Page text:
spend a few extra bucks buying a "good" compressor, even if you
only plan on using it once or twice.

Good luck.

Ross D. Vincenti
64 Spitfire Mk I (undergoing surgery)




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Mail From: Glenn Franco <(email redacted)>


On Jan 16, John Lye wrote:


> Yup, I've got one of TRF's tools and used it a lot when I was
> swapping front springs on my TR-4 while dialing in the right
> settings for autocrossing. I'd say that its the only safe way
> to compress these springs - you can make your own choice...

(original post)
> I've notice that TRF and Moss both sell tools for compressing
the
> springs, and looks like a safer approach. Does anyone have any
> experience with these tools?


"Believe it or not" TRF actually provided directions for the fabrication of this
spring compressor in their earlier (91/92 Calender year) sales newsletters. The
tool is merely a 1/2" threaded rod with a stack of large 1/2 inch washers that
sit on the shock tower and (at the time) a solid 2x4 with a 1/2" hole located at
the center (5/16" steel plate would be suitable if in doubt). Double nut each
end and make sure that the 2X4 or plate is long enough to span the spring pan
fore and aft. Follow the directions in the Bentley Manual and its a fairly
simple process.

I fabricated mine and have assembled one and disassembled two parts cars with
it. Total cost is less that $5.00 with all pieces available from your local
hardware store.

That was back when it use to be a pretty good source of info with lots of tips
and suggestions from TRF and other restorers. Moss put out a similar newsletter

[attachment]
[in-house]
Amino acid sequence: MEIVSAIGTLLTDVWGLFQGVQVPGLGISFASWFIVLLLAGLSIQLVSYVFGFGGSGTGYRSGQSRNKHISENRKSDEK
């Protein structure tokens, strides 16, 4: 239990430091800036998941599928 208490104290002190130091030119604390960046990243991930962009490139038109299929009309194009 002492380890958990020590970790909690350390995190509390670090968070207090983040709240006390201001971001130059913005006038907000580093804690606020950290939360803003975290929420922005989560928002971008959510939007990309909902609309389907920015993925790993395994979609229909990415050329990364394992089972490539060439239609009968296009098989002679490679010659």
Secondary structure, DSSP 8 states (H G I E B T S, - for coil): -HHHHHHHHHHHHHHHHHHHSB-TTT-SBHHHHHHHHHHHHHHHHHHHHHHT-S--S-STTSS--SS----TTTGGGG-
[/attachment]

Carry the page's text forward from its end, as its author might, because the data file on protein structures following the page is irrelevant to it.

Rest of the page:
with good info.

Just my $.02 worth!

Glenn Franco

Still looking for a good used TR6 limited slip!

email at (email redacted) or (email redacted)

1971 TR6
1974 TR6 (collecting parts for frame off)
1976 MGB
1985 Jeep Scrambler (frame off fiberglass body restoration in process)



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The Interwebs, USA   USA
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Mail From: (email redacted) (Thomas Augustus Kimberly)

>
> Hey All,
>
> I've been looking through to Bently manual on the recommended procedure
> for removing the front and rear suspension. My question involves the
> springs. Bently calls out a procedure that uses a jack to compress the
> spring while us loosen the nuts. Is this a safe way to do things? Is
> this the way most people do this stuff?
>
> Thanks,
>
> JHD IV
>

On my TR6 on the rearend I was able to get away with just taking loose the
shock then using a jack to let the rear arm down slowllly to get the
springs out. On the front I got complicated and went and bought some 3/8"
threaded steel dowels and put them one at a time through the bolt holes in
the spring pan then ran nuts tight on them and used these to sloowwllly
let the spring down and pull the spring back up. It made me really happy
to have my 9/16" box end ratchet thingy from Napa.
A friend of mine did his front springs with a standard spring compressor
and had to beat on things with a whoompin stick. (While I went inside to
drink tea and avoid getting sprung.) And since has bought the Moss tool
which is basically just a 1/2" threaded steel dowel with a plate at the
bottom which will bolt to the shock mounting studs on the bottom of the
spring pan.
-Thomas



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Mail From: (email redacted)

JHD,

You probably won't find the right spring compression tool for TR front
springs at Sears. I took mine off with one of the "claw" type which clamp on
from either side. By the time the springs were compressed enough to remove,
the clamps were only about 60 degrees apart. It was starting to get scary.
I followed the Bentley procedure to put the springs back in, and it seemed
safer. Because the plate on the lower A-frame un-bolts, it provides a
convenient path to remove the springs. The springs are "contained" by tower
for the upper A-frame until they are nearly un-compressed. The lower A-frame
plate required a certain amount of cussing and persuasion to get back into
place, but in general that is the way I would do it again. Good luck,

Jim Harroun
'61 TR-3B